While it is clear that Section 7 offenses apply to U.K. residents and entities formed in the U.K., the act has broad extraterritorial reach. Section 7 extends jurisdiction to foreign entities that have a “close connection” with the U.K., which means conducting business with British citizens, U.K. residents and importantly, nationals of its overseas territories, such as Bermuda, the British Virgin Islands and the Cayman Islands. Further, Section 7 offenses can occur in any part of the world, provided the organization carries on any part of its business in the U.K.
How to mitigate liability: An American partnership investing in largely American assets nevertheless risks liability under the act so long as it carries on some business in the U.K. or otherwise has a close connection with the U.K., or its operations involve citizens of, or individuals with close connections to, the U.K., including citizens of British offshore territories.
So, how does such a partnership protect itself from Section 7 violations?
The act provides a defense to criminal prosecution if the partnership has in place “adequate procedures” designed to prevent persons associated with the partnership from violating the act. The U.K. Ministry of Justice has identified the “adequate procedures” in its guidance on the act, which sets forth the following principles:
Principle 1 — proportionate procedures. The organization must implement procedures to prevent bribery that are proportionate to the risks it faces and to the nature, scale and complexity of the organization's activities.
Principle 2 — top-level commitment. Top-level management must be committed to preventing bribery by fostering a culture within the organization in which bribery is never tolerated.
Principle 3 — risk assessment. The organization must periodically assess and document the nature and extent of its exposure to potential external and internal risks of bribery.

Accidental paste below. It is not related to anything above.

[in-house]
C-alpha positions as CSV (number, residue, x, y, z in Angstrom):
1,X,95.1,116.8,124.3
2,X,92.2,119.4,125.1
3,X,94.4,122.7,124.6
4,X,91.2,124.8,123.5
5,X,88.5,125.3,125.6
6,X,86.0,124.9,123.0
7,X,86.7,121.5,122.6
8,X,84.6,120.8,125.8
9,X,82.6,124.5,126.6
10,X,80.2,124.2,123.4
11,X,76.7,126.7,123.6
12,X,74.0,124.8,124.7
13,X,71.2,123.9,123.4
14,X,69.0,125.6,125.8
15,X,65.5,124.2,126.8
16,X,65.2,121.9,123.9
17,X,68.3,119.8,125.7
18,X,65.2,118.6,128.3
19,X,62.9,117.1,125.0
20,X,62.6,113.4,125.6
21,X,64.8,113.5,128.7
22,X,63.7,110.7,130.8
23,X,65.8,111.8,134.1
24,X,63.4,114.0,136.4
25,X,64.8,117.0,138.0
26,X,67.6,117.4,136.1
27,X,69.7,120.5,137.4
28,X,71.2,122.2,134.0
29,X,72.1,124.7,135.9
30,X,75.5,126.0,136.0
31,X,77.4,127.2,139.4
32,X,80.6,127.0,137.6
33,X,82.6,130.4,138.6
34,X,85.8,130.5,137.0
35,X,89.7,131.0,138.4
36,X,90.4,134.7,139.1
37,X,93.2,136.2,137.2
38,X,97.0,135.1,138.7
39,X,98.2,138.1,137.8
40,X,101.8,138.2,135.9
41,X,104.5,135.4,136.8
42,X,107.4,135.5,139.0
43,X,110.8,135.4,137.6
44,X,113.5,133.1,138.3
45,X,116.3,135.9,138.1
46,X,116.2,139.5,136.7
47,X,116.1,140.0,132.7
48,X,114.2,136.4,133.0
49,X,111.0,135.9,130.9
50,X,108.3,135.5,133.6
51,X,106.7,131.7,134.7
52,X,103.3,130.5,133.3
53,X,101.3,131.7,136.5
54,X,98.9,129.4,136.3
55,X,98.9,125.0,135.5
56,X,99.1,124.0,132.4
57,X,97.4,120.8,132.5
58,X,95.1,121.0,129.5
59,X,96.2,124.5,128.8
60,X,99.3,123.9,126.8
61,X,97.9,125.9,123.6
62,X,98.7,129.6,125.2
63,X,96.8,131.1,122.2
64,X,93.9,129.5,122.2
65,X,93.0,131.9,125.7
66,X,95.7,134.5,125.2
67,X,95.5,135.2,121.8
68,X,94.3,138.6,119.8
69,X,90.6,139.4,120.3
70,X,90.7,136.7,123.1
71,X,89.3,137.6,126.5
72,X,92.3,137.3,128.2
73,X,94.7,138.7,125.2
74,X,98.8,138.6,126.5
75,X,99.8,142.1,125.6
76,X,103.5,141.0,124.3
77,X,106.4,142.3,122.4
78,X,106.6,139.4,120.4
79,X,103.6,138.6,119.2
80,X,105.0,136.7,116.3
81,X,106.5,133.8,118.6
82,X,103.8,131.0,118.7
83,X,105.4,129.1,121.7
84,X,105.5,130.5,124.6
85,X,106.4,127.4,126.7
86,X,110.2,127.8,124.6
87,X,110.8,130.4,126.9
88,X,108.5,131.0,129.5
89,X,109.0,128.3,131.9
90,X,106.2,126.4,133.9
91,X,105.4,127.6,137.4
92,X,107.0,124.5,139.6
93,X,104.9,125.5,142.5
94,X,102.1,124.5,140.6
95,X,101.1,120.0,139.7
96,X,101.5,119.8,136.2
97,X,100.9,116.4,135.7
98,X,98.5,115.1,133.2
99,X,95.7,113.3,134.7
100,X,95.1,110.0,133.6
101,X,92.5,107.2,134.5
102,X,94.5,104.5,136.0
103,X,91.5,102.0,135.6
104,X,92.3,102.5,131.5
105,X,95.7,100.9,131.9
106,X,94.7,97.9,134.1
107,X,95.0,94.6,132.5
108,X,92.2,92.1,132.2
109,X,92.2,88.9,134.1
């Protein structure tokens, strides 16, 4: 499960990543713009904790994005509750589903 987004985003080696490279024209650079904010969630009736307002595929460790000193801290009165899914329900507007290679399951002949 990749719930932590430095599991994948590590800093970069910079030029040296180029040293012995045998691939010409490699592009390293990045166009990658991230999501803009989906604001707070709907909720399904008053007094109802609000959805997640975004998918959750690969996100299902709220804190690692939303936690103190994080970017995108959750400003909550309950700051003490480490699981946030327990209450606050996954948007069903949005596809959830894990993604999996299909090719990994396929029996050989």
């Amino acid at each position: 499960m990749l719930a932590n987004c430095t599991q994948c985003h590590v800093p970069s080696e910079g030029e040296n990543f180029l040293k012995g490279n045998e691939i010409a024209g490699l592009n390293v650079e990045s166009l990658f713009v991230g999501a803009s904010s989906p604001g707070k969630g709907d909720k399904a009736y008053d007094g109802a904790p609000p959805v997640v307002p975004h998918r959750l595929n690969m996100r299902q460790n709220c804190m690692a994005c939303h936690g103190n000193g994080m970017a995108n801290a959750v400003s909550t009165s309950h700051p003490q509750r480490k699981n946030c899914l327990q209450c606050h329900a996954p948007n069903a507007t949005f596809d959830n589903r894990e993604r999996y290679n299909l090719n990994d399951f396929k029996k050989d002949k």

Principle 4 — due diligence. The organization must adopt and implement due diligence procedures, taking a proportionate and risk-based approach, in order to mitigate identified bribery risks.
Principle 5 — communication. The organization must ensure its bribery prevention policies and procedures are understood throughout the organization.
Principle 6 — monitoring and review. The organization must monitor and review procedures designed to prevent bribery and make improvements where necessary.
Best solutions: So, what can both the investor and investment management do to improve protection of their respective interests, given the wide reach of the act? Management should implement the procedures outlined by the guidance to immunize management and its fund from liability. Investors need to insist that investment management adopt the procedures described in the Ministry of Justice's guidance, obtain written assurances that management will comply with the act and adopt all procedures outlined in the guidance. Only by both investors and investment management taking such action can a partnership largely mitigate the financial meltdown that could invariably result from a threatened prosecution under the act.
Marc R. Lieberman and Mark E. Lasee are partners in the Scottsdale, Ariz., office of Kutak Rock LLP. Mr. Lieberman is chair and Mr. Lasee a member of the law firm's public pension/alternative investment group.